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In Finland, increased vitamin D levels may have impacted type 1 diabetes incidence

Posted on: August 2, 2014   by  Jeff Nicklas


Researchers recently measured vitamin D levels among Finnish children in order to find support for the hypothesis that increased vitamin D status from food fortification in Finland may have lent to a leveling off of type 1 diabetes incidence.

Finland, a northern country sitting at latitude of 64⁰ North, has the highest incidence rates of type 1 diabetes (T1D) in the world.

T1D is a complex autoimmune disease common in children in which the body’s immune system mistakenly attacks its own beta-cells, which are the pancreatic cells responsible for producing insulin. This leads to the body’s inability to produce enough insulin to help shuttle glucose into cells from the bloodstream.

Last year, it was found that after 2006, rates of T1D were reduced and remained relatively constant in Finland. At the time, researchers hypothesized that an increase in vitamin D-fortified foods in 2003 could have played a role in this change.

Recently, Dr. Marjaana Mäkinen and colleagues conducted a study to attempt to add evidence to this hypothesis.

They looked at serum samples of 387 children from the Diabetes Prediction and Prevention (DIPP) Study. The DIPP Study is an ongoing study that began in 1994 to determine factors that could help predict and prevent the progression of T1D.

The serum samples were first collected when the children were 3 months of age, and were taken every three or six months after. The researchers measured vitamin D levels from samples taken between 1998 and 2002 and compared them to levels measured from samples collected between 2003 and 2006.

Considering that rates of T1D plateaued after 2006, the researchers were interested in if there was an increase in vitamin D status leading up to this which could help explain the change in rates and to add evidence to vitamin D’s potential role in T1D.

Here is what the researchers found:

  • Average vitamin D levels in 2003-2006 were 33.96 ng/ml compared to 27.72 ng/ml in 1998-2002 (P < 0.001).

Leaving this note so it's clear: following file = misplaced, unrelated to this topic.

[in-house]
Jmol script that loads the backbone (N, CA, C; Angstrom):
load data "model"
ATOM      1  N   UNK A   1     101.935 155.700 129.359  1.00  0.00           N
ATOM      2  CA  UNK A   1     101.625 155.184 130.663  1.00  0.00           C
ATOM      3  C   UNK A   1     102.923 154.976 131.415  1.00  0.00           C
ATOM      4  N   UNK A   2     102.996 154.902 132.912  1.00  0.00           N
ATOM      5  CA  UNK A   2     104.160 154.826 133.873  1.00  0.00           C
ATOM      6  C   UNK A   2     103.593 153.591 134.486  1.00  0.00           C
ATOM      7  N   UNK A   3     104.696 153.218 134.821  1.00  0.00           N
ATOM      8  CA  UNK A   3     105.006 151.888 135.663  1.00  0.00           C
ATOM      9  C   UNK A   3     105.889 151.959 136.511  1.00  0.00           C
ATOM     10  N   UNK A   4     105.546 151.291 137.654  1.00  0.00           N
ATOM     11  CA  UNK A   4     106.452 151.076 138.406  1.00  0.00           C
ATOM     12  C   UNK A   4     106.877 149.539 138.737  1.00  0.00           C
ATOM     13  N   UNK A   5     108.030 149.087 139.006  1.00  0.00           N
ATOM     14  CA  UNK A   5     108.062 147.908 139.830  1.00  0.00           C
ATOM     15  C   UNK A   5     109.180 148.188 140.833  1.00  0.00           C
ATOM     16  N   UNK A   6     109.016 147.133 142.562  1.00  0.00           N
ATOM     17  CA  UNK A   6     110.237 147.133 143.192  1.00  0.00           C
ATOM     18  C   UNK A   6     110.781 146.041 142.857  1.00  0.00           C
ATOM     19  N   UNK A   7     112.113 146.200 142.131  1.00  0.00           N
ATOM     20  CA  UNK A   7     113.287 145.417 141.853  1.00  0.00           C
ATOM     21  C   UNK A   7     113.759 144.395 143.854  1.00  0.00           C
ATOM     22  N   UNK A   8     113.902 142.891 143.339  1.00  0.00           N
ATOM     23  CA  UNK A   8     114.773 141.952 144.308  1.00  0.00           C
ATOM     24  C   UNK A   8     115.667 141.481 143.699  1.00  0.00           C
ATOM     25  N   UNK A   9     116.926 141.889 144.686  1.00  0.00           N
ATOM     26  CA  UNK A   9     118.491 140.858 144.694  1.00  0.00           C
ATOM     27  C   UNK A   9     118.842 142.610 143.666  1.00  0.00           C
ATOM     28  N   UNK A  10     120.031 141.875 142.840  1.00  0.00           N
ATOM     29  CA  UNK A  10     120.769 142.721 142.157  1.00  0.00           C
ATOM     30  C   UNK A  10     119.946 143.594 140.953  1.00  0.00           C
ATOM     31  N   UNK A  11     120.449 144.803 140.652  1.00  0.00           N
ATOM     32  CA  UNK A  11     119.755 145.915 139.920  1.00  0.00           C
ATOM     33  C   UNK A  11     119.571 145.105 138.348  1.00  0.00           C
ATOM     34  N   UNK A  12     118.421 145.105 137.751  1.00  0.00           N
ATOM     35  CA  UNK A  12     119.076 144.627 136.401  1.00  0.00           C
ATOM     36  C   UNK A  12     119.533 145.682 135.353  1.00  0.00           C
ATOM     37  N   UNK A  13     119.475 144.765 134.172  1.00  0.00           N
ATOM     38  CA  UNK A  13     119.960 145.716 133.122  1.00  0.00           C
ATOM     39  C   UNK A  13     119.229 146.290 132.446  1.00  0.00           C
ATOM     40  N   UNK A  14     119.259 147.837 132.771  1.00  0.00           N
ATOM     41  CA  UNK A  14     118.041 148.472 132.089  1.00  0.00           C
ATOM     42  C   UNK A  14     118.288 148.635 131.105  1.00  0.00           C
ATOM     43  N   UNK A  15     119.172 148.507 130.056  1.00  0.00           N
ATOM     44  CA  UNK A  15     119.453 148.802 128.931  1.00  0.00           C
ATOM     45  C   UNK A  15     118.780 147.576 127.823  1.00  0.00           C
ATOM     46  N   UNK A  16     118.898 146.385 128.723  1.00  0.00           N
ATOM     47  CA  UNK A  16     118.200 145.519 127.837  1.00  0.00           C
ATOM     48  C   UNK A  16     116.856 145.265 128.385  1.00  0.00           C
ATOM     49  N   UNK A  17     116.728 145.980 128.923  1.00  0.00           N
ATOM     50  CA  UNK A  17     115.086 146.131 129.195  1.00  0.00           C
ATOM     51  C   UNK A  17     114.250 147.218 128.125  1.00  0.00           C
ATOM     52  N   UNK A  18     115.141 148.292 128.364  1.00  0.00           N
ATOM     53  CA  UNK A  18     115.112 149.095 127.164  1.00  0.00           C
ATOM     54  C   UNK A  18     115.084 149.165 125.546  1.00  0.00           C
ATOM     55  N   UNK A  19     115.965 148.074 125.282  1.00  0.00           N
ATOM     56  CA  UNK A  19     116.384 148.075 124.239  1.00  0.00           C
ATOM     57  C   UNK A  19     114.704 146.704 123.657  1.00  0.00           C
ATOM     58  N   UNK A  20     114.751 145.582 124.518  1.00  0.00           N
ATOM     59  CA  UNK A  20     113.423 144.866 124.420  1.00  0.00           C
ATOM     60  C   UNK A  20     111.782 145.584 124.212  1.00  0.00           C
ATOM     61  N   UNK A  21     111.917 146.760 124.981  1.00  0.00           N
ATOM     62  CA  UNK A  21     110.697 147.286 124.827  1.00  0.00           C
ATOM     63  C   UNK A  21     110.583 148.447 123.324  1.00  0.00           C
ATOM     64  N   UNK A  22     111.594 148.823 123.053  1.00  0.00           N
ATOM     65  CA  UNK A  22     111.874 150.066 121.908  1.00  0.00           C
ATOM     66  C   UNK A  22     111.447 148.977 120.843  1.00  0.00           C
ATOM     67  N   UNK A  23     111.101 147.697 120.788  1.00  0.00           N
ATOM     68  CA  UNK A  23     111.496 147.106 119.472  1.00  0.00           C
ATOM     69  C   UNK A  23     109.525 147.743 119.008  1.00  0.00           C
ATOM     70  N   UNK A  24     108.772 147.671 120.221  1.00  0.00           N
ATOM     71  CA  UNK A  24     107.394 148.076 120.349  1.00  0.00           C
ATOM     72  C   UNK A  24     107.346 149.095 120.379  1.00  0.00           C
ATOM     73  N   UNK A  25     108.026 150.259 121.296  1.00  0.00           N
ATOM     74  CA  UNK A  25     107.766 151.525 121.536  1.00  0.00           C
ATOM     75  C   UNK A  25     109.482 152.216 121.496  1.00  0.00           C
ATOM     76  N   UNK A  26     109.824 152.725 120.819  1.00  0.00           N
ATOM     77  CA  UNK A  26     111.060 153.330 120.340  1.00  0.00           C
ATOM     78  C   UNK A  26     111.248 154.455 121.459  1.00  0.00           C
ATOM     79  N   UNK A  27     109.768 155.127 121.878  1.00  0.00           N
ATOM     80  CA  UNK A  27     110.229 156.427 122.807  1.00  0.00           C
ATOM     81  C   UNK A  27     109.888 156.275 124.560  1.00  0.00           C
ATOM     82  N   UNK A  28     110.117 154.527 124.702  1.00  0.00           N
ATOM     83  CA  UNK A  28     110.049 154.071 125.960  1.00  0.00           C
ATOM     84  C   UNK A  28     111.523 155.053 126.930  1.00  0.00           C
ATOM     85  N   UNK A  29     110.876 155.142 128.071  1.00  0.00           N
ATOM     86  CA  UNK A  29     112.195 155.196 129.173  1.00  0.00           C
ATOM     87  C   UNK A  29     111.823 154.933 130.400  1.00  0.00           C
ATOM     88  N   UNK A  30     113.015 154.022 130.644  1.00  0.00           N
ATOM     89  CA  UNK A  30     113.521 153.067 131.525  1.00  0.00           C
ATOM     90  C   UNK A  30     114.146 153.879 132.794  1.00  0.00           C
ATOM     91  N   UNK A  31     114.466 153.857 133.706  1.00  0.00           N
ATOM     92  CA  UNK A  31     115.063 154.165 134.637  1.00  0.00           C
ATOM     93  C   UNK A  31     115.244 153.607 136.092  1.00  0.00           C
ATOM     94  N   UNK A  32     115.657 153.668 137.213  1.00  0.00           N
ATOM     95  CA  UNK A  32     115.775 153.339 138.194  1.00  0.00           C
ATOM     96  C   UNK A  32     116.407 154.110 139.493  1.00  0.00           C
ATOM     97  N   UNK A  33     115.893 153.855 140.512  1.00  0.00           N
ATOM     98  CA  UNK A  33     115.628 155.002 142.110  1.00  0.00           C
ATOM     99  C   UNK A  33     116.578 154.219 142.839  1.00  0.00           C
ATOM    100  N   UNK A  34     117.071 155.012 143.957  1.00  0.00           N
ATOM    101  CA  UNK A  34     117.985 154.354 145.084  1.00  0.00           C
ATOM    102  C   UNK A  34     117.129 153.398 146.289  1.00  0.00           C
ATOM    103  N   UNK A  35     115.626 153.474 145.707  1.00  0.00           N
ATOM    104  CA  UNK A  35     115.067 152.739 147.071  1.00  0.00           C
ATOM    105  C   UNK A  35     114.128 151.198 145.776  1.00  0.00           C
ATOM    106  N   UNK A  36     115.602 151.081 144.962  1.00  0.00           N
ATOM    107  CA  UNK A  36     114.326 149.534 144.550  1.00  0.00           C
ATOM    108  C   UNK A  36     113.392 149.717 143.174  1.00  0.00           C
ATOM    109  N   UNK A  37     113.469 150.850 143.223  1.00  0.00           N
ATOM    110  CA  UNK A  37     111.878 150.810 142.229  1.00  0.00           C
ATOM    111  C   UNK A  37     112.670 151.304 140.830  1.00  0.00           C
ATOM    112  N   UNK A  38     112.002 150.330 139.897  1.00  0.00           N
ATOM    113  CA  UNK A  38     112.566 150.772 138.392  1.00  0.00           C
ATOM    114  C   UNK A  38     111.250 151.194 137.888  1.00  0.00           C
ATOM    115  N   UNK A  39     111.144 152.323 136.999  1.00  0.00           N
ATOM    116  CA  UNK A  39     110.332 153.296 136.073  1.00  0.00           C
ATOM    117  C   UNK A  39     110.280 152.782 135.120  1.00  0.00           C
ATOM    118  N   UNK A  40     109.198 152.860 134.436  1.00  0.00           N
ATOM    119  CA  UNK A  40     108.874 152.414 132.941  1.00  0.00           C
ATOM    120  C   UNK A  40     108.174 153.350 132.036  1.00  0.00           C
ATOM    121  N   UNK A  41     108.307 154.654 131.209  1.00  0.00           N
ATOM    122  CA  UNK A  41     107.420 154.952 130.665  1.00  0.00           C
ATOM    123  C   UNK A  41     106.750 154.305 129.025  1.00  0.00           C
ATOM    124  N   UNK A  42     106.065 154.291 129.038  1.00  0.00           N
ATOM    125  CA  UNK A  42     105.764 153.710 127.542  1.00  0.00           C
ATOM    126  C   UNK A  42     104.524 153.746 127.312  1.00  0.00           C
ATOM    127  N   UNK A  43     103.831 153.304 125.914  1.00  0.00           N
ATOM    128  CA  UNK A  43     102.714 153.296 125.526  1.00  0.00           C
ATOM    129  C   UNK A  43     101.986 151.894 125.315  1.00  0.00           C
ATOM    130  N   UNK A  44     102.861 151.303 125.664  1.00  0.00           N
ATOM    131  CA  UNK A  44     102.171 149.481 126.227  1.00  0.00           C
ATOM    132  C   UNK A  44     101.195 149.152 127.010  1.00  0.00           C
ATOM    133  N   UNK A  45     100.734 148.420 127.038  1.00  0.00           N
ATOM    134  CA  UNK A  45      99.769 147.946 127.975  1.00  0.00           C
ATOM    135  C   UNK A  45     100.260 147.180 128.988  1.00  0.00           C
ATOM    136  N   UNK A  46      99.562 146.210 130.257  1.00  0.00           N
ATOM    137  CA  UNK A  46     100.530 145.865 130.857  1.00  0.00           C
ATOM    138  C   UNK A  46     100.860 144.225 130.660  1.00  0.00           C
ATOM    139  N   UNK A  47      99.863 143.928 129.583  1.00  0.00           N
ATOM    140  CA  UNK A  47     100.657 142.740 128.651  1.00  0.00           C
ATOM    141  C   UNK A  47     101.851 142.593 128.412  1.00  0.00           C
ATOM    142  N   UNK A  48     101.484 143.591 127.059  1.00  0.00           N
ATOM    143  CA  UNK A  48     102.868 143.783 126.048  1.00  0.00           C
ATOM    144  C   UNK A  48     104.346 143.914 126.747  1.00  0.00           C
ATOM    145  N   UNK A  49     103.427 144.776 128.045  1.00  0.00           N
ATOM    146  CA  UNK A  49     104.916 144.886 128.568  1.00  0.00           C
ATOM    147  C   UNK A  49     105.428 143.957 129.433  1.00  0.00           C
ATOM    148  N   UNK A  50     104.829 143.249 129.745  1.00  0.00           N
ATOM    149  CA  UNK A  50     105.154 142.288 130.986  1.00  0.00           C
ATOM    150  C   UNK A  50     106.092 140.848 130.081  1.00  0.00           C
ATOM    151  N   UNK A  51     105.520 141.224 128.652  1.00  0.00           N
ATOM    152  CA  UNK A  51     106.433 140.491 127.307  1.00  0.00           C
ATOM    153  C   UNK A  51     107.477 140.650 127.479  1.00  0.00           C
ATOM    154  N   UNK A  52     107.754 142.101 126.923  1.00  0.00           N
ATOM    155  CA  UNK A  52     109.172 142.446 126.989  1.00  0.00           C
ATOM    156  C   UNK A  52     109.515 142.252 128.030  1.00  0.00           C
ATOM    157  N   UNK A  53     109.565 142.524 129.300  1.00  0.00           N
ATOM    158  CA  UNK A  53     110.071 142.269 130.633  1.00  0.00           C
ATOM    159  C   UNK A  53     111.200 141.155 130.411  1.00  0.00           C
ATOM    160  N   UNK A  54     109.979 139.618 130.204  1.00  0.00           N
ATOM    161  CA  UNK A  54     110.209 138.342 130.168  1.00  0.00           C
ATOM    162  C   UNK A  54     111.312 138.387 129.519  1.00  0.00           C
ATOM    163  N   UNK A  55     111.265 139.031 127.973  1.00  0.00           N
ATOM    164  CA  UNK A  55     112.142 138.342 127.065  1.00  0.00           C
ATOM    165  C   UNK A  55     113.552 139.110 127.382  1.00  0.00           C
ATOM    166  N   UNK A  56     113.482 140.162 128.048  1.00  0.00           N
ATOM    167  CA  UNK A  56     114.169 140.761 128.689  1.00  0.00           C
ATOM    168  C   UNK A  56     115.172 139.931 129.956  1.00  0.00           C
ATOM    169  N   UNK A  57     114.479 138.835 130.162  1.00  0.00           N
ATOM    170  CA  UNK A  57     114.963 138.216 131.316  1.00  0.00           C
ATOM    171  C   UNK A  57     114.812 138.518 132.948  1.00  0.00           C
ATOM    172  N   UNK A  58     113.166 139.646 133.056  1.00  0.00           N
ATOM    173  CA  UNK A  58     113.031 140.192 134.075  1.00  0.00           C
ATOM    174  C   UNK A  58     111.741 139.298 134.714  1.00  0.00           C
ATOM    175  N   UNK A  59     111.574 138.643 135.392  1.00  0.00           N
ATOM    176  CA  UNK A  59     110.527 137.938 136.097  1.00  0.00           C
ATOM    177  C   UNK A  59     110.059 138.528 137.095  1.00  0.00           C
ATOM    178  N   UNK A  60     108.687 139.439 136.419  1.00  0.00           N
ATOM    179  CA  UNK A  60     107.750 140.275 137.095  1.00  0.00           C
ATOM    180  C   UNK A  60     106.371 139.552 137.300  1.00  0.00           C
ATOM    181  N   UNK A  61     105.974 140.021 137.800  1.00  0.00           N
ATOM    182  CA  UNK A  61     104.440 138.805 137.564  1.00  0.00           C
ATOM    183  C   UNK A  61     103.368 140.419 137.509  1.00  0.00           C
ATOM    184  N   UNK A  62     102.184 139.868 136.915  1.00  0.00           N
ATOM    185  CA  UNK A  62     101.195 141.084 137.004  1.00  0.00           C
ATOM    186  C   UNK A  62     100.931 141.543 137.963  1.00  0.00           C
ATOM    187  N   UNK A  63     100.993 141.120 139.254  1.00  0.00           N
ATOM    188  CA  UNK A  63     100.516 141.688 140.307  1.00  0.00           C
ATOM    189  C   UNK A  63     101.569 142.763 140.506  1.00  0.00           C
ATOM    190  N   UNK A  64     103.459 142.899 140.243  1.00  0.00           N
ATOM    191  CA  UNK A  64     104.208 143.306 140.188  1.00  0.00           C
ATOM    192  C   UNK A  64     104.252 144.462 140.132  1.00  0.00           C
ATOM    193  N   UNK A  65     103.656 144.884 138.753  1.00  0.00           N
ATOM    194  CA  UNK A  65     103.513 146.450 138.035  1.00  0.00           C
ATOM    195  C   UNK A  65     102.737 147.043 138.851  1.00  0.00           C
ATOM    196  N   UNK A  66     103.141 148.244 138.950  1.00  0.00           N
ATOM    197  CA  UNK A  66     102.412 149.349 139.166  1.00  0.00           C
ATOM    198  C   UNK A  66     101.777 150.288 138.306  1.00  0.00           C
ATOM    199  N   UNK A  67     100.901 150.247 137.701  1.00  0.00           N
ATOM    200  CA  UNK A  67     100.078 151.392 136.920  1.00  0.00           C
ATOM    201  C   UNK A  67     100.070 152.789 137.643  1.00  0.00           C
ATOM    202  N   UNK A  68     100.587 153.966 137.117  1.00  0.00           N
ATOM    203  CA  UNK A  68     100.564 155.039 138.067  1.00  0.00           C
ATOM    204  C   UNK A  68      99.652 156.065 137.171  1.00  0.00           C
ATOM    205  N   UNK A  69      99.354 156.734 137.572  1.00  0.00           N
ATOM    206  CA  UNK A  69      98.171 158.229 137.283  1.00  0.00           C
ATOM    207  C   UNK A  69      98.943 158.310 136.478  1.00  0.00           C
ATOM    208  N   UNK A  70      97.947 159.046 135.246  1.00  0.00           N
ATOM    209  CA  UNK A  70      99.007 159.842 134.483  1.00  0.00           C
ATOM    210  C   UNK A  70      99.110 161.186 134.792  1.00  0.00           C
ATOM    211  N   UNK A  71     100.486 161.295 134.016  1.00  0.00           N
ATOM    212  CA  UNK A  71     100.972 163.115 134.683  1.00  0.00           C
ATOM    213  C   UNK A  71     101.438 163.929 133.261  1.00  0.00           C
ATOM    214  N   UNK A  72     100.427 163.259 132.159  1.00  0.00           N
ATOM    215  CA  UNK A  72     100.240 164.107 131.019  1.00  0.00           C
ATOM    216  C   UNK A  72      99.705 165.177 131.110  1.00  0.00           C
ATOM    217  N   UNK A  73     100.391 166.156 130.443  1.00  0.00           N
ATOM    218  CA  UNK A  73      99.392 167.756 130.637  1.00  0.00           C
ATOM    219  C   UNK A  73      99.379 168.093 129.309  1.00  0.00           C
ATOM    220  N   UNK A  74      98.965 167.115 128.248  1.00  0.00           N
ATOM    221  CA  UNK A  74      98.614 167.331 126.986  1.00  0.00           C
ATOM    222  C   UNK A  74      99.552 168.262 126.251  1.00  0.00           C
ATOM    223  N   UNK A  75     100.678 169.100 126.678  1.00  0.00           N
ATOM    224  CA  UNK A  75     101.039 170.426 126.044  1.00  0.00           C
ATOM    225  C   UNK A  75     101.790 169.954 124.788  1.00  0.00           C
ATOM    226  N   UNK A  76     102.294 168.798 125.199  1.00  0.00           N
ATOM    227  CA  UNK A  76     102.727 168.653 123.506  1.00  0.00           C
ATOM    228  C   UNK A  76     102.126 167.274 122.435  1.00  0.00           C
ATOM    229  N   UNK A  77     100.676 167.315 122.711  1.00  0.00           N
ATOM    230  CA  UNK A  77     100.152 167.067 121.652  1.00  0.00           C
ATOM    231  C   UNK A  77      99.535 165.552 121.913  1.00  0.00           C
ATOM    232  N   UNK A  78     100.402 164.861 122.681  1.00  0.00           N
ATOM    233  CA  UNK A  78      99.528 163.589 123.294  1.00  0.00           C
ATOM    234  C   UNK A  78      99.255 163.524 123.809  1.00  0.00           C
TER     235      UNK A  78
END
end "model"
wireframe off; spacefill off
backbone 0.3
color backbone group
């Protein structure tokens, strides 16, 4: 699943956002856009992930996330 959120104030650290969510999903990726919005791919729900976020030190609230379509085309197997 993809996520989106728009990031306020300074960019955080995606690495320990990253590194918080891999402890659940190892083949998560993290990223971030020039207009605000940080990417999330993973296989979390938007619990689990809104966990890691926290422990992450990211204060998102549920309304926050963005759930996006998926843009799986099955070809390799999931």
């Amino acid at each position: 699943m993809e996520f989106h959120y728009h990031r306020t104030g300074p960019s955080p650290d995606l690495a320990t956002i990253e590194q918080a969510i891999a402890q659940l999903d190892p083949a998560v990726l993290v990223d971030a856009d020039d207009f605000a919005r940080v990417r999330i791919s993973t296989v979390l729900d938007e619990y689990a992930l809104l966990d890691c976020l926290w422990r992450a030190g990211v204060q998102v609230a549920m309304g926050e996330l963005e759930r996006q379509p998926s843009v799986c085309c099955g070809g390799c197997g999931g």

• During 1998-2002, 69.9% of children had vitamin D levels lower than 20 ng/ml compared to 37.3% of children in 2003-2006.
  • Children younger than 2 years of age had significantly higher vitamin D levels than children older than 2 years.

The researchers stated,

“In conclusion, our findings show that the increased 25(OH)D concentrations observed since 2003 in Finnish children have a delayed temporal association with the reversal of the rising trend in the incidence rate of type 1 diabetes after 2006.”

The researchers note that since they didn’t have data on vitamin D intake, they cannot say for certain what main factors were that drove the increase in vitamin D status. Furthermore, the design of the study prevents the ability to say whether the increase in vitamin D levels caused a leveling off of T1D incidence.

This study presents intriguing evidence for vitamin D’s role in T1D because of the delayed temporal correlation observed between increased vitamin D status and decreased T1D incidence.

If future additional vitamin D supplementation programs are implemented in Finland, researchers can continue to see the effects of long-term supplementation on trends in T1D incidence.


Mäkinen, M. et al. An Increase in Serum 25-Hydroxyvitamin D Concentrations Preceded a Plateau in Type 1 Diabetes Incidence in Finnish Children. Journal of Clinical Endocrinology and Metabolism, 2014.

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